One interesting consequence of the difficulty of the discrete log problem is that you can use it to encode secret arithmetic. What you do is pick another random point on the curve $H$ such that no one can figure out its discrete log over $G$,[22] then you can encode a value $\alpha$ as $C=\alpha G+\beta H$, for some random $\beta$. The point $C$ is what’s known as a Pedersen commitment to the value $\alpha$, because if you’ve published $C$, the hardness of the discrete log problem makes it implausibly difficult to go back and figure out other values $\tilde{\alpha},\tilde{\beta}$ for which $C=\tilde{\alpha}G+\tilde{\beta}H$. In fact, knowing such $\tilde{\alpha},\tilde{\beta}$ would directly imply that you can compute $m$ for which $mG=H$, solving the discrete-log problem: just set $m=\frac{\alpha-\tilde{\alpha}}{\beta-\tilde{\beta}}$.

$C$ is called a commitment because I can give it to you as part of some agreement we’re entering into where I later reveal $\alpha$ and $\beta$, and we take some action based on $\alpha$ or $\alpha G$. You verify whatever $\alpha$ I reveal at that point by checking $C=\alpha G+\beta H$, and you’re confident that it’s the $\alpha$ I committed to with $C$ because it would be very hard for me to come up with alternative $\tilde{\alpha}$ and $\tilde{\beta}$ for which $C=\tilde{\alpha}G+\tilde{\beta}H$. At the same time, I can be confident that you won’t be able to determine $\alpha$ or $\alpha G$ until I reveal it.

You can do secret arithmetic with Pedersen commitments just by adding the points: If $C^\prime=\alpha^\prime G+\beta^\prime H$, then $C+C^\prime=(\alpha+\alpha^\prime)G+(\beta+\beta^\prime)H$ is a Pedersen commitment to $\alpha+\alpha^\prime$[23].

Shamir Secret Sharing

Now I’m going to lead you through the constructions we need for threshold signatures. This is mostly following Stinson and Strobl’s paper, Provably Secure Distributed Schnorr Signatures and a $(t,n)$ Threshold Scheme for Implicit Certificates.

For the foundational construct, Shamir Secret Sharing, we don’t need an elliptic curve, we just operate over $𝔽_q$.

The initial phase of Shamir Secret Sharing is not collaborative, though we’ll see later that threshold signatures use it in a collaborative protocol. There is a single trusted dealer who creates (and knows) a secret, and gives enough information about it to $n$ other entities that any $t$ of them can reconstruct it.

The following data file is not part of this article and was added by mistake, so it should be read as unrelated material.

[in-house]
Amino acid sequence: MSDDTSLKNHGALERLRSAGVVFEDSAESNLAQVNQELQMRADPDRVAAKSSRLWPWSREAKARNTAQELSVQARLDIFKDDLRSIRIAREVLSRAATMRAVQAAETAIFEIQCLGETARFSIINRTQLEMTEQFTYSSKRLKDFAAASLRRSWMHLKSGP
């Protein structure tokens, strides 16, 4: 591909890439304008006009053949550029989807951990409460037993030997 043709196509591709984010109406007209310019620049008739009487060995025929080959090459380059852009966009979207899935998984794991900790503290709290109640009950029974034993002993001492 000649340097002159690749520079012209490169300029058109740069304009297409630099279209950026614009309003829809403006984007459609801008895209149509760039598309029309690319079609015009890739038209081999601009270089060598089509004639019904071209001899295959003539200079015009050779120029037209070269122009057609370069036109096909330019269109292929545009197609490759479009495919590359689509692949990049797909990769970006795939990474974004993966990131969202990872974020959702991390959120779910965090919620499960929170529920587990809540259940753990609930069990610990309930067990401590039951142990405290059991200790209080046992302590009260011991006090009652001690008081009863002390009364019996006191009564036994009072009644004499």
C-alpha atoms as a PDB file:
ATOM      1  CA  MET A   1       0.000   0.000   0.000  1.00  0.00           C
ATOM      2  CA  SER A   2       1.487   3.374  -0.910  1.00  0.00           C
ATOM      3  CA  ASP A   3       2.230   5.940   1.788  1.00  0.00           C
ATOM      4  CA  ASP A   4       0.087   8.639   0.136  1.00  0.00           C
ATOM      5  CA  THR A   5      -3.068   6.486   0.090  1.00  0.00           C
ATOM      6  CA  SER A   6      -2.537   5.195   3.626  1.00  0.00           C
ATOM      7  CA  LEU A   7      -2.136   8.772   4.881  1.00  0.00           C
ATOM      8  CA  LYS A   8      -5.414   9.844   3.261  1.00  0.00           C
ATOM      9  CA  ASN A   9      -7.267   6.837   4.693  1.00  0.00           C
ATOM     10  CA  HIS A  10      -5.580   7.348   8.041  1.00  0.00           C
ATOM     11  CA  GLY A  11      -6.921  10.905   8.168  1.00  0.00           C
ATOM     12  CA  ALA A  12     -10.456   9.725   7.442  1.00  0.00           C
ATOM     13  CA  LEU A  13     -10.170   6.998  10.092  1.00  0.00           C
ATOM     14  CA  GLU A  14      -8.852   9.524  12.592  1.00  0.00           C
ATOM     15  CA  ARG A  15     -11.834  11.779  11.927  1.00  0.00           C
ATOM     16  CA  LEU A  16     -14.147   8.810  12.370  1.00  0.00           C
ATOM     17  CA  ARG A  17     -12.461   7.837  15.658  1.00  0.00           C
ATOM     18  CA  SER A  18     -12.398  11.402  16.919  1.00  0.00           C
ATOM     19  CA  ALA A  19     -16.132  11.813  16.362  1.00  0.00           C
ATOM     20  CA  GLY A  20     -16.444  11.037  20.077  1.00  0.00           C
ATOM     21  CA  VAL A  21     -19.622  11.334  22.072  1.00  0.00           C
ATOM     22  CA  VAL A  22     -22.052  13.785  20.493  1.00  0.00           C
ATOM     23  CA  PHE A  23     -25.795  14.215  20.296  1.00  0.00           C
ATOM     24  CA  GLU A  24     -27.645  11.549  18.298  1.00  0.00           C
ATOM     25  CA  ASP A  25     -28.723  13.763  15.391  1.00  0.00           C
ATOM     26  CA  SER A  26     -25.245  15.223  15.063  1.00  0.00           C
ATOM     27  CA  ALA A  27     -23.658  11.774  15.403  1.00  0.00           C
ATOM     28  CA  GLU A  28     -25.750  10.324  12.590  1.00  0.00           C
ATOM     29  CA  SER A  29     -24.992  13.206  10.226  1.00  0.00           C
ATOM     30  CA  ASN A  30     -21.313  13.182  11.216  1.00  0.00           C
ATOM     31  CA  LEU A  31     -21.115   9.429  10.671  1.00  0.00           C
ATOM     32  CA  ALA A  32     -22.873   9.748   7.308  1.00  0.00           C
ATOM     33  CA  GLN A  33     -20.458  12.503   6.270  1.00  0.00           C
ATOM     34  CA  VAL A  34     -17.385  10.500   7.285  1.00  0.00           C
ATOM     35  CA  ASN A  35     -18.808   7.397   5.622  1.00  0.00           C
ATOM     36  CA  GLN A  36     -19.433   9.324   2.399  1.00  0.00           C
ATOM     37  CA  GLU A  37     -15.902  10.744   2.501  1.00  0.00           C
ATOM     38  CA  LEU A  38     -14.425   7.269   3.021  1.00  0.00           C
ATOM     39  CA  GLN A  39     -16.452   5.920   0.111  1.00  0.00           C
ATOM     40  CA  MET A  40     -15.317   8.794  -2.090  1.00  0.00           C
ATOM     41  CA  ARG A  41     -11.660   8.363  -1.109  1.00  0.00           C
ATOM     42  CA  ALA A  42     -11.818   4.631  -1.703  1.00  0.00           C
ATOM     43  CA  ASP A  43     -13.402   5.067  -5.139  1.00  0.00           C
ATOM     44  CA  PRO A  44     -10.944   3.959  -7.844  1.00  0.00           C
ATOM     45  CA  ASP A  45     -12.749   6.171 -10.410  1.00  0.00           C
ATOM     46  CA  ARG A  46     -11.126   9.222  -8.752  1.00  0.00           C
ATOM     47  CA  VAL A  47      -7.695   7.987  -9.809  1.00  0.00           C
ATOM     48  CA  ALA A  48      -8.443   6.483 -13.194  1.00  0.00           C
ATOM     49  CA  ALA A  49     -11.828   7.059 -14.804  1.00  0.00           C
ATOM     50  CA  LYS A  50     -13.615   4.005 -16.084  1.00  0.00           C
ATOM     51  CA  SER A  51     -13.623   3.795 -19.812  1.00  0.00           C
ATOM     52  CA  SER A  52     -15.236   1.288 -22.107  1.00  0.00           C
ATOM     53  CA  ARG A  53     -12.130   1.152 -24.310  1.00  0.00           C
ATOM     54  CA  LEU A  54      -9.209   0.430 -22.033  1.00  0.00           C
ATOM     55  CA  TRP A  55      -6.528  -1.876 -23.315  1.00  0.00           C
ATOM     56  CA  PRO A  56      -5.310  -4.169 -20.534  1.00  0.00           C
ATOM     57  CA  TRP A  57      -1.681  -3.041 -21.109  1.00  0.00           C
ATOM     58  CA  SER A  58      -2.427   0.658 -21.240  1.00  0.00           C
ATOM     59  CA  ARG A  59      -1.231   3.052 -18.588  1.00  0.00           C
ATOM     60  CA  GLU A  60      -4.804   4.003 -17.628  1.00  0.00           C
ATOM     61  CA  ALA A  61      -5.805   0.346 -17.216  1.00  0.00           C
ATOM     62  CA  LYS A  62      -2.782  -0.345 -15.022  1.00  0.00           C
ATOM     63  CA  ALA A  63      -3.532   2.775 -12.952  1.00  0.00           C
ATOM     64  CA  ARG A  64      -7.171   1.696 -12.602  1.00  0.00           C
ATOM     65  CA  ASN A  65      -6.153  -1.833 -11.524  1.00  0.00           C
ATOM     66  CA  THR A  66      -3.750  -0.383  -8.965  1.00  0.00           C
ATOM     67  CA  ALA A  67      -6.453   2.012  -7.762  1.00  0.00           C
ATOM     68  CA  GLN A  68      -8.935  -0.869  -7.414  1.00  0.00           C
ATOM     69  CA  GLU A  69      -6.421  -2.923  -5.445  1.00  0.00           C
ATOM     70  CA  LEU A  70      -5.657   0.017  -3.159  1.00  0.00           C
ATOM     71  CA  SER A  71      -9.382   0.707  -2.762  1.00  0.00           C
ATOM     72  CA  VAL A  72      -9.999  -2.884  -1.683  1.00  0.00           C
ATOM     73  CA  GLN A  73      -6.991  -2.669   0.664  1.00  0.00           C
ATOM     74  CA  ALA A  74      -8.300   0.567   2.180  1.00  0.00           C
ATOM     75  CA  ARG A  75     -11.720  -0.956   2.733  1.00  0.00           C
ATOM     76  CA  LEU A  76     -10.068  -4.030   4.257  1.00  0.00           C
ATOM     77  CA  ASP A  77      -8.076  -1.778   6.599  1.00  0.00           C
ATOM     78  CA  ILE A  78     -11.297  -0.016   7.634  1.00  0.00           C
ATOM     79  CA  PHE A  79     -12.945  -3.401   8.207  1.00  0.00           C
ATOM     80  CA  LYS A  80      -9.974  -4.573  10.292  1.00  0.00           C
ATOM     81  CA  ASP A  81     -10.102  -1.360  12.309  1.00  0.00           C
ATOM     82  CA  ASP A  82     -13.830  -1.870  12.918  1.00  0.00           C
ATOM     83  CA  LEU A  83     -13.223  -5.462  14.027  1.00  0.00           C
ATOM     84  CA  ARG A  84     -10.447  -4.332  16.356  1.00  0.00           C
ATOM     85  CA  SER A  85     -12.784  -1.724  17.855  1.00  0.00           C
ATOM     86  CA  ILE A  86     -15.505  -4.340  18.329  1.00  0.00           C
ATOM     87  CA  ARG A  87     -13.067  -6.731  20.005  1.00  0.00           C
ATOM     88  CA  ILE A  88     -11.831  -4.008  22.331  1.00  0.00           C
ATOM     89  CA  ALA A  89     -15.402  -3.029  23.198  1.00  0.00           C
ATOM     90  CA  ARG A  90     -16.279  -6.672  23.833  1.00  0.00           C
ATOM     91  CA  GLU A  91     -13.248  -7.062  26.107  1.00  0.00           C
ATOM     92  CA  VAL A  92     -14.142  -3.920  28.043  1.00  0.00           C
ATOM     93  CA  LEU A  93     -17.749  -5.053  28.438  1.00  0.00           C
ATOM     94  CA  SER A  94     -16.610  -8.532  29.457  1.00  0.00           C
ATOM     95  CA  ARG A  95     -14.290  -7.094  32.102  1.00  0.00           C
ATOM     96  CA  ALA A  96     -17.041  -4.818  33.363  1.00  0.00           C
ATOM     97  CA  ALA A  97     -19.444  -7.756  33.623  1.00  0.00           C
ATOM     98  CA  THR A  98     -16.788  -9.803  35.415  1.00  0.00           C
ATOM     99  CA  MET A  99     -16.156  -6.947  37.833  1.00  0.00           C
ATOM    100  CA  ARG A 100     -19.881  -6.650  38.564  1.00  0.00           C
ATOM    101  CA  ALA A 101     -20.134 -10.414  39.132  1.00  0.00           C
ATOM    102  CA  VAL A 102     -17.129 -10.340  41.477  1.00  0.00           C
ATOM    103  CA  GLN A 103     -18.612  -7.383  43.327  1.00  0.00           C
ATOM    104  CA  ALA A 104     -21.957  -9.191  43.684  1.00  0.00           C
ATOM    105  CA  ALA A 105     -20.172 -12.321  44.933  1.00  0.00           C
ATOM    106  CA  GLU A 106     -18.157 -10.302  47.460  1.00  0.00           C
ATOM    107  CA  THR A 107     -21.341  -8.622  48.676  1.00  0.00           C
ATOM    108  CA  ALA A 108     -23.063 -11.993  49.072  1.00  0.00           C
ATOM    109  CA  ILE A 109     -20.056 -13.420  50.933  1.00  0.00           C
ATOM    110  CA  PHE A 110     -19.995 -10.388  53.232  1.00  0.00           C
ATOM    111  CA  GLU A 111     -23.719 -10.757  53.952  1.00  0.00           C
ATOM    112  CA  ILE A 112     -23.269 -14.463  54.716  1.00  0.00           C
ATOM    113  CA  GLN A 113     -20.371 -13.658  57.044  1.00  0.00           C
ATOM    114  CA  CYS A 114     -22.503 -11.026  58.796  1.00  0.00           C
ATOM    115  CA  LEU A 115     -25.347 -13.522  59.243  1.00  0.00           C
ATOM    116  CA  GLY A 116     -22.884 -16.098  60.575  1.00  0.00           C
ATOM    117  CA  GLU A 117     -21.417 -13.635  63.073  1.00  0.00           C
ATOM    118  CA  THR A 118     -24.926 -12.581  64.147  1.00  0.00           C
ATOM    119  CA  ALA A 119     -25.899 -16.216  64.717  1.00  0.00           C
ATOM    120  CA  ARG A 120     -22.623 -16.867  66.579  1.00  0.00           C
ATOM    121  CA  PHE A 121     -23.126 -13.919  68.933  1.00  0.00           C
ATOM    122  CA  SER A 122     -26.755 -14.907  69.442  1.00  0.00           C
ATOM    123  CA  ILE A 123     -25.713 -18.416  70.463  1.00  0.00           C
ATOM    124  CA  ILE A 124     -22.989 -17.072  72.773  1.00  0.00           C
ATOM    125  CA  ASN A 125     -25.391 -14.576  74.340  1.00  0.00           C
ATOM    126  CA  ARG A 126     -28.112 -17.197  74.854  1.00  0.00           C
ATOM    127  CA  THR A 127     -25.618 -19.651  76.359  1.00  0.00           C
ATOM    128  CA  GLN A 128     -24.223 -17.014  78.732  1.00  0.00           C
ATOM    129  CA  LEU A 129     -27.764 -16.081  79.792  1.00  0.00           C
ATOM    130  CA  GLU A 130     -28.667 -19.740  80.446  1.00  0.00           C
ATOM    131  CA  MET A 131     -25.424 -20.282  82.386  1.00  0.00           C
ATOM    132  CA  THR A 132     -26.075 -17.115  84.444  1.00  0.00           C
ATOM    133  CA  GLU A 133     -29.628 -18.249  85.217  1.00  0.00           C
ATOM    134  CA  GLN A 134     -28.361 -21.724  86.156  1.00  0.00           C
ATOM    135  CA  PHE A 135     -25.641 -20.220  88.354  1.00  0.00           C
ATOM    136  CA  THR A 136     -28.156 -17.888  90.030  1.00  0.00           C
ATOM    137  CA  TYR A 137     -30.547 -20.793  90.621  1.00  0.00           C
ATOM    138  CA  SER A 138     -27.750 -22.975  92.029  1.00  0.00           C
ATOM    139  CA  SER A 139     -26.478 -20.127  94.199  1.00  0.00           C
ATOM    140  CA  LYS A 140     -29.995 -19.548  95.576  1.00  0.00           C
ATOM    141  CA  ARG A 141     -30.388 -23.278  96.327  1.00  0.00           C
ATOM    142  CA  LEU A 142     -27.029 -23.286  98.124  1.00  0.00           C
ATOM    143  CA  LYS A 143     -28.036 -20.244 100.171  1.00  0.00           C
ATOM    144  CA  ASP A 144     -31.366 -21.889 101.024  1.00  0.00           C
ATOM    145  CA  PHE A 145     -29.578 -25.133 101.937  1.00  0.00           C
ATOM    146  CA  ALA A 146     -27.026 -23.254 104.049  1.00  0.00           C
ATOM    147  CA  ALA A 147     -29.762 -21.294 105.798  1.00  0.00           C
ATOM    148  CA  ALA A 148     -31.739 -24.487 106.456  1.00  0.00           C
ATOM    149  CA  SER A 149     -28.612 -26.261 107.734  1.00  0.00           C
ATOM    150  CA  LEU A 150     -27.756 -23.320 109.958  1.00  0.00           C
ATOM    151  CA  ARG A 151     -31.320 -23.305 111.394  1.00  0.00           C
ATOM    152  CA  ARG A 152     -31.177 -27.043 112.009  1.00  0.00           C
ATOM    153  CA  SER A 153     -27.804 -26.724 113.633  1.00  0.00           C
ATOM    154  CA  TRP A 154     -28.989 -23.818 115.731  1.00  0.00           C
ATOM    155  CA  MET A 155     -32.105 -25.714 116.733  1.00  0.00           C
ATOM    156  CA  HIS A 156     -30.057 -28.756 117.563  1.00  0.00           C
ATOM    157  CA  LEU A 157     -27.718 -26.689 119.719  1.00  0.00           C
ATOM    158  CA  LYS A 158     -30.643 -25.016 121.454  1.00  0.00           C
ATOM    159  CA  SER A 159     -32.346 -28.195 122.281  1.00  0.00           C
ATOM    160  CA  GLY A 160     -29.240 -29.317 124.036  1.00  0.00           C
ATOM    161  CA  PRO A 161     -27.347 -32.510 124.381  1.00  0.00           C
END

The key idea in Shamir Secret Sharing is that the space of $(t-1)$-degree polynomials with coefficients in $𝔽_q$ form a $t$-dimensional vector space. So the dealer represents its secret as the constant term of a polynomial $f(x)=a_0+a_1x+\ldots+a_{t-1}x^{t-1}$, with the coefficients $\{a_i\}\subset 𝔽_q$ each uniformly and independently chosen from $𝔽_q$. We’re actually going to share all of $f$’s coefficients, but only $a_0$ is used as the shared secret.[24]

Then the dealer assigns indices $1,\ldots,n$ to the recipients, in some arbitrary but fixed order. Finally, it sends the $i$th participant the values $(i, f(i))$. Because $f$ is a point in a $t$-dimensional vector space, $t$ of these evaluations are enough to reconstruct $f$. On the other hand (just ignore this sentence if you don’t know about vector spaces), $t-1$ or fewer points can only constrain $f$ to a nontrivial vector subspace of polynomials over $𝔽_q$, so they can’t reveal information about any specific coefficient (unless that coefficient is 0, which is overwhelmingly improbable.) It’s sort of like how if you take the intersection of two planes in three-dimensional space, you get an entire line, but if you take the intersection of three planes, you get a single point.

Let’s say participants $i_1,\ldots i_t$ share their values $(i_j,f(i_j))$ with each other. Then they can construct the polynomial[25]


Here, the $\sum$ sign means “add these values, from $j=1$ up to $j=t$,” and the $\prod$ sign means “multiply these values, for $k=1$ up to $k=t$, but not including $k=j$.” If I wanted to express this in terms of python generator comprehensions, I might do it like

                     for k in range(1, t+1) if k != j])
    for j in range(1, t+1))

where is the numpy prod function, which computes the product of the elements in its first argument[26].

Evaluating $g$ at any $i_j$ gives, separating out the $j$ term,

g(i_j)&=f(i_j)\prod_{k\neq i_j}\frac{i_j-k}{i_j-k}+\sum_{k\neq i_j}f(k)\prod_{l\neq k}\frac{i_j-l}{k-l} \\
&=f(i_j)\times 1 + \sum_{k\neq i_j}f(k)\times\frac{i_j-i_j}{k-i_j}\times\prod_{l\neq k,i_j}\frac{i_j-l}{k-l} \\
&=f(i_j)+0\\ &=f(i_j),

where for the first equality, I have taken the $j$th term out of the sum, and the for the second equality I have used the fact that $\frac{i_j-k}{i_j-k}=1$ for $k\neq j$, and taken the $j$th factor out of each remaining product.

Since $f$ and $g$ agree on $t$ points, they are the same polynomial. This trick, for constructing a degree-$d$ polynomial from its value at $d+1$ points, is known as Lagrange interpolation.